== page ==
SaaS Products May See Lesser Growth in The Short Term

Birender Singh

Birender Singh

SaaS or software-as-a-service sector is worth over $170 billion as of 2022. The industry has grown by around 500% in the last seven years and is thought to be one of the most successful tech businesses over the last few years. But there could be dark clouds looming.

The biggest challenge for the industry is also its biggest advantage, the need for an internet connection. SaaS products do need a strong internet connection. They are clumpy and difficult to use without it, frustrating the customers.

While this is becoming lesser as the world is getting better connected with broadband and 5G, many world areas still cannot upgrade to 5G. So, if all SaaS products are being innovated, keeping the 5G movement in mind, does it leave behind the rest?

One of the other glaring issues with the current range of SaaS products is the lack of customization. As the vendor controls most of the movable parts, the customer is always dependent on the vendor for all requirements. Certain vendors do offer personalized SaaS products, but the number is still few. There are also security issues as applications are channeled through the internet, and clients’ sensitive data could be at risk at any given time.

What is the way forward?

To begin with, SaaS applications could offer lesser speeds compared to the software installed on a customer’s computer or server. This would largely help them increase their geographical presence and also help them learn the innovation path by working with various markets.

There is growth in the area of security for cloud-based applications. However, there are still challenges, and customers are not fully convinced about the security offered to their data when it is floating in the cloud. This is something that SaaS giants definitely need to look to change in the coming times.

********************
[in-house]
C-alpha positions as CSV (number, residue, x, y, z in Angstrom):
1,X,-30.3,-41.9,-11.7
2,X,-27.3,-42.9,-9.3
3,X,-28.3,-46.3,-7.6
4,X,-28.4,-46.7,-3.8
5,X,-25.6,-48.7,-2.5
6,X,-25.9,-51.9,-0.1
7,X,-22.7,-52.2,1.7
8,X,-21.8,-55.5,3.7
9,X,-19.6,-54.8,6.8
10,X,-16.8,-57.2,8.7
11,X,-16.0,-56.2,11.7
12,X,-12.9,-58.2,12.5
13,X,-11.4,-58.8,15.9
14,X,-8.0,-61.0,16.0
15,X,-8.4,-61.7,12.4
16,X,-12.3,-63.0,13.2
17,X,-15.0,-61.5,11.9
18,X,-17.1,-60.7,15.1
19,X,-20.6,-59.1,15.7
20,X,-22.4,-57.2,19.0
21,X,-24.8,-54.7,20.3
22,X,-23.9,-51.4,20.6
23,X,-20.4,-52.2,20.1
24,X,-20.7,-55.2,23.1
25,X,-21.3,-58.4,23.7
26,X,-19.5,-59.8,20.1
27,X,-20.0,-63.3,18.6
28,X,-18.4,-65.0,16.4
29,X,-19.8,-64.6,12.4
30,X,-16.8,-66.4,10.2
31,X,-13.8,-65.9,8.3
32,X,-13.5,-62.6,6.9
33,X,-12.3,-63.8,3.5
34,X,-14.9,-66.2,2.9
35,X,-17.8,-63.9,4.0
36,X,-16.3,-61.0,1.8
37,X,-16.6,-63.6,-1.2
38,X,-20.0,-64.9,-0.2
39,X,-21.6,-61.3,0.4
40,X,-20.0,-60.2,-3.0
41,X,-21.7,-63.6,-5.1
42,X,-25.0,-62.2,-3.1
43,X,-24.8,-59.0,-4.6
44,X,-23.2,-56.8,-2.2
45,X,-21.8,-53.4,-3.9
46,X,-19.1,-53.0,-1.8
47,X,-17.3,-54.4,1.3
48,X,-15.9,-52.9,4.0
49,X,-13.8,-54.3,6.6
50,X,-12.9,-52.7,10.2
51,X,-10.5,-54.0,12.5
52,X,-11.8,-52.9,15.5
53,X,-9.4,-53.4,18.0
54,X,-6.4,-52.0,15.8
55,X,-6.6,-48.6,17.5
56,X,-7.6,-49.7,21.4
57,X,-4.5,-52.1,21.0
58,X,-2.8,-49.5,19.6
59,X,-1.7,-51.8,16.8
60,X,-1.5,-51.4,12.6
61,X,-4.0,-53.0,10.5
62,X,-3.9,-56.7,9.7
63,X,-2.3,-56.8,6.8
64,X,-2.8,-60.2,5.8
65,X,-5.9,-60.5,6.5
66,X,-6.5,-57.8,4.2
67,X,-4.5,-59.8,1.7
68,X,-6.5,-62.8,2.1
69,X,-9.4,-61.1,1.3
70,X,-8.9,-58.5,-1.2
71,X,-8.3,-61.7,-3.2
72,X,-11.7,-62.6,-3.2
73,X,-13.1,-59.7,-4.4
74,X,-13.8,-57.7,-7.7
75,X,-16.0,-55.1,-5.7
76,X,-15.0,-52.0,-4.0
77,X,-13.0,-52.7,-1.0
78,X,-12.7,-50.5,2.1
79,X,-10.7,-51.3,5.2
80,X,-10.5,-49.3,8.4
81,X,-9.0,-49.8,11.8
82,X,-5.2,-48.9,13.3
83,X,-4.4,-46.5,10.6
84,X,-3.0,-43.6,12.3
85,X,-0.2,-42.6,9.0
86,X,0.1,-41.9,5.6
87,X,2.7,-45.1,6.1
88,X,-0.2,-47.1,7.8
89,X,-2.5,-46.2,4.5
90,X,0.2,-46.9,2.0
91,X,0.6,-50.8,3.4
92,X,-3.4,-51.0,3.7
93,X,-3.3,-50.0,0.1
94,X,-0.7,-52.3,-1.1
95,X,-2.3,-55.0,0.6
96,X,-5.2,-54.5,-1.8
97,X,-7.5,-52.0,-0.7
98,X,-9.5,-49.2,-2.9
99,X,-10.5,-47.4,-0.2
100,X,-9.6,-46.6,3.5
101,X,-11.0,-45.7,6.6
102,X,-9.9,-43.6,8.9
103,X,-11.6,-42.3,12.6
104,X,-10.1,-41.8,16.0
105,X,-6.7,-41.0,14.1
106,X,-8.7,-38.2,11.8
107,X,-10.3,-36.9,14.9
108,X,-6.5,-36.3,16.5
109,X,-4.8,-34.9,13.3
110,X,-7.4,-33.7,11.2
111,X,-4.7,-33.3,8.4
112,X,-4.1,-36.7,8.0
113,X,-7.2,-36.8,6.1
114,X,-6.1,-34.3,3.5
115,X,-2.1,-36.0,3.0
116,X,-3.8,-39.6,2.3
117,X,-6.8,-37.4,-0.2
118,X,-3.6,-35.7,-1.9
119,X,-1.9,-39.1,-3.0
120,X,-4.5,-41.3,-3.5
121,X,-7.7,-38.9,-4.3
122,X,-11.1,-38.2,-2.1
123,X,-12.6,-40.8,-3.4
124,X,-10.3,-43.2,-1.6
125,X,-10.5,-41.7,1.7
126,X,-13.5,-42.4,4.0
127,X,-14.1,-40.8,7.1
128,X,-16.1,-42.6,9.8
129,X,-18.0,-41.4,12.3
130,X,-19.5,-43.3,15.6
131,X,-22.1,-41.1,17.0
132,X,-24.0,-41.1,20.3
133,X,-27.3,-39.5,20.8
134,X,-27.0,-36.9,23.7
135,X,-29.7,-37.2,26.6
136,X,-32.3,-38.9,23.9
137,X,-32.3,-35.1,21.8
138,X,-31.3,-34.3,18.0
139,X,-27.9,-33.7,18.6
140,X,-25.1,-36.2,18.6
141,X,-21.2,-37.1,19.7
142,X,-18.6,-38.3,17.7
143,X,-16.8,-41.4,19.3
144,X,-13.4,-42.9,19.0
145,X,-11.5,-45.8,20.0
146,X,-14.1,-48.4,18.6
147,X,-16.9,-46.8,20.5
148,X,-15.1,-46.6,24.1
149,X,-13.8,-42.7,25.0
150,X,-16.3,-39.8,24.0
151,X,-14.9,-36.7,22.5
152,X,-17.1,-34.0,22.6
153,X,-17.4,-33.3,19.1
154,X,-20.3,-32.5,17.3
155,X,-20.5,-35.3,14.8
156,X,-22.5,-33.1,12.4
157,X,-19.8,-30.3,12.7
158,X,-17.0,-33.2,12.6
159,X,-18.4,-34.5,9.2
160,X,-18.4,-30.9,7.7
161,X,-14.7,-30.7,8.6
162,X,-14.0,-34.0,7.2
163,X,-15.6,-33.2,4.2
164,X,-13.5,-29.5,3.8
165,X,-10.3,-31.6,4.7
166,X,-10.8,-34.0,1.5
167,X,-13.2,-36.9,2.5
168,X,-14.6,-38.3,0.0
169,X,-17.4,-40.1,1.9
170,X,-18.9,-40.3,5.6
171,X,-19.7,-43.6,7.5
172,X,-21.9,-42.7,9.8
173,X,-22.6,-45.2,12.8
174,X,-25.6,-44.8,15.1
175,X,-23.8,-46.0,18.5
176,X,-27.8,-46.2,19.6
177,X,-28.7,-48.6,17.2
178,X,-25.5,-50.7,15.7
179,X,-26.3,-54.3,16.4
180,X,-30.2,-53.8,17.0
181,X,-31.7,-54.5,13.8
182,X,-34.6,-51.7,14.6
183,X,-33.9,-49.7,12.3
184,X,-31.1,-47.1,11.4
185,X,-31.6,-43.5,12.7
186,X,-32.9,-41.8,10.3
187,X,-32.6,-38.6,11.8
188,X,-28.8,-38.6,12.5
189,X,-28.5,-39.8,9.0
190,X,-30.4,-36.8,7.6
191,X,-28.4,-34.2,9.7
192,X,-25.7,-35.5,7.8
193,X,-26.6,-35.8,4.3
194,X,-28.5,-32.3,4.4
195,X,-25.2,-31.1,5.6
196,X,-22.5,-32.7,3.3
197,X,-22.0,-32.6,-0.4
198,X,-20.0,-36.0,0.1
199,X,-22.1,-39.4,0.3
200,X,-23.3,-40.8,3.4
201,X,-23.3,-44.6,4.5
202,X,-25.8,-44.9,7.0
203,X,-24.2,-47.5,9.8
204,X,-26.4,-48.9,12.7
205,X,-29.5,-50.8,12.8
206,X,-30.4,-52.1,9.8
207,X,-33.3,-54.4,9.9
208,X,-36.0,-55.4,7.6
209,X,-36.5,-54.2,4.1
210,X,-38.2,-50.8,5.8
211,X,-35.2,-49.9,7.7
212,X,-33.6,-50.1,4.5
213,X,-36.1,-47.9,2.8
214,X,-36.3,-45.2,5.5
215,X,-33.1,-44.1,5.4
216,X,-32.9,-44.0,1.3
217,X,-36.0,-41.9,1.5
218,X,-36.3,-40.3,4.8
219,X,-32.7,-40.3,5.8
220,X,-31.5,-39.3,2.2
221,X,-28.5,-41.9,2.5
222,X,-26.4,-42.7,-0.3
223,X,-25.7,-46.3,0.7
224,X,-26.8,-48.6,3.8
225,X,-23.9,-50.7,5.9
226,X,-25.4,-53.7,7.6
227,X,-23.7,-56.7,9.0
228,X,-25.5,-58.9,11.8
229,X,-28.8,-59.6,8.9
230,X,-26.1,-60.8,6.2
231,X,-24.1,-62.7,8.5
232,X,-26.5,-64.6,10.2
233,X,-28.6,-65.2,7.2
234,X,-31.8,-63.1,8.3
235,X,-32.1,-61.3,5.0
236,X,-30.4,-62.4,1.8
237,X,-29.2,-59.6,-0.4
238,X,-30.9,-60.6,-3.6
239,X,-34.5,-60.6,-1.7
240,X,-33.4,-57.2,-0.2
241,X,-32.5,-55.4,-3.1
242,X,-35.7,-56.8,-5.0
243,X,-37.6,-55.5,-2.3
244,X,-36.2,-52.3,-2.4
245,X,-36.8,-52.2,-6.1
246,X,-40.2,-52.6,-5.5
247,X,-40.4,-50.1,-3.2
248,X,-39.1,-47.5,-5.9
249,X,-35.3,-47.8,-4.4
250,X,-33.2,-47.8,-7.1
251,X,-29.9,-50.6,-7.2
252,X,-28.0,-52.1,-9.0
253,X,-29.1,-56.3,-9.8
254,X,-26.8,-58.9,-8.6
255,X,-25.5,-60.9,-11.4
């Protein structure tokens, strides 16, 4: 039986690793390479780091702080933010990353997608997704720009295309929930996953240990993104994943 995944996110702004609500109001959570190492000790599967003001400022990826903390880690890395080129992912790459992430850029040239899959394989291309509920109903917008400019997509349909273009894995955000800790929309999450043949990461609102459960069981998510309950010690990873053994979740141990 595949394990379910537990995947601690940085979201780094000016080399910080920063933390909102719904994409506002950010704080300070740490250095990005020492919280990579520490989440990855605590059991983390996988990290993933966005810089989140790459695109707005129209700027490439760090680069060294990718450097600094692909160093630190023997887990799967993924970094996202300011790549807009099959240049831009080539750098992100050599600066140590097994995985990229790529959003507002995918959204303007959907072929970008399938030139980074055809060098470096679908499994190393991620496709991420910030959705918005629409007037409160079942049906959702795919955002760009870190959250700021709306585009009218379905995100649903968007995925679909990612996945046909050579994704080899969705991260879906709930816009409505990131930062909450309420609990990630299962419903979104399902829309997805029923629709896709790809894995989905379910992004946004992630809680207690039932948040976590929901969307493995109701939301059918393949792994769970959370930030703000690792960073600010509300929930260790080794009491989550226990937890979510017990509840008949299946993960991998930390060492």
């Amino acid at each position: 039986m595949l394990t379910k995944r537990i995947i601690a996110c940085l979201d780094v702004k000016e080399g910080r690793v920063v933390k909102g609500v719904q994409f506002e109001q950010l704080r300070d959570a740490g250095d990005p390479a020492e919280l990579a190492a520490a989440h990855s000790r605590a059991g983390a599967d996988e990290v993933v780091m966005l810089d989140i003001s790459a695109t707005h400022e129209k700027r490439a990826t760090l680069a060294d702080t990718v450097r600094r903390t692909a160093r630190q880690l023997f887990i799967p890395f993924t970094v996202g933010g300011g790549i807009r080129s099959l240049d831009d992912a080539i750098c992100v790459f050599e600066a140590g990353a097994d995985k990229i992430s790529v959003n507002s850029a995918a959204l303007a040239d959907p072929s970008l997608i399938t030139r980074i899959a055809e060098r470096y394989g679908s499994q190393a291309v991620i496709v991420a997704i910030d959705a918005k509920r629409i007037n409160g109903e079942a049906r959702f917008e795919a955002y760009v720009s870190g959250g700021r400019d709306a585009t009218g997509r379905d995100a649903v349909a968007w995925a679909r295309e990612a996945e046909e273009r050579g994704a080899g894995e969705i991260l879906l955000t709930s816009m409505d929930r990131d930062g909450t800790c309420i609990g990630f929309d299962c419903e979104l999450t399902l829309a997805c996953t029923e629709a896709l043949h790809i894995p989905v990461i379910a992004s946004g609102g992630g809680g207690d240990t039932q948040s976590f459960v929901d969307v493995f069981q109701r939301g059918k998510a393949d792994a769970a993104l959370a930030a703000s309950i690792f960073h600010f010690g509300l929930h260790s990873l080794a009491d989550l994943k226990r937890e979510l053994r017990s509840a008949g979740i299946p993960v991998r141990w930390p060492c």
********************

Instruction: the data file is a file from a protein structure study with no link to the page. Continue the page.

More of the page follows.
Cybersecurity is at the tip of everyone’s tongue. But, without the right trust, clients will never make the jump from offline services to online services. Change is always difficult, and the challenge is to convince companies to shift from computer-based applications to cloud-based ones.

Though there is the advantage of RoI in the short term, the vendor can up the price, putting the client in a difficult position. There are also bells and frills a client may not want for his company and is forced to buy the entire application.

Overall, SaaS products have a long way to go to earn public trust and become the mainstay of various industries. However, with the Covid on the wane, and more companies asking their employees to come back to offices, the utility of SaaS applications, which had seen unprecedented growth during the pandemic, may also wane.

The adoption of remote working has spurred the growth of cloud-based applications. However, the industry may not see similar growth patterns in the short term. So, the true way forward for the SaaS industry will ultimately be to innovate its offerings.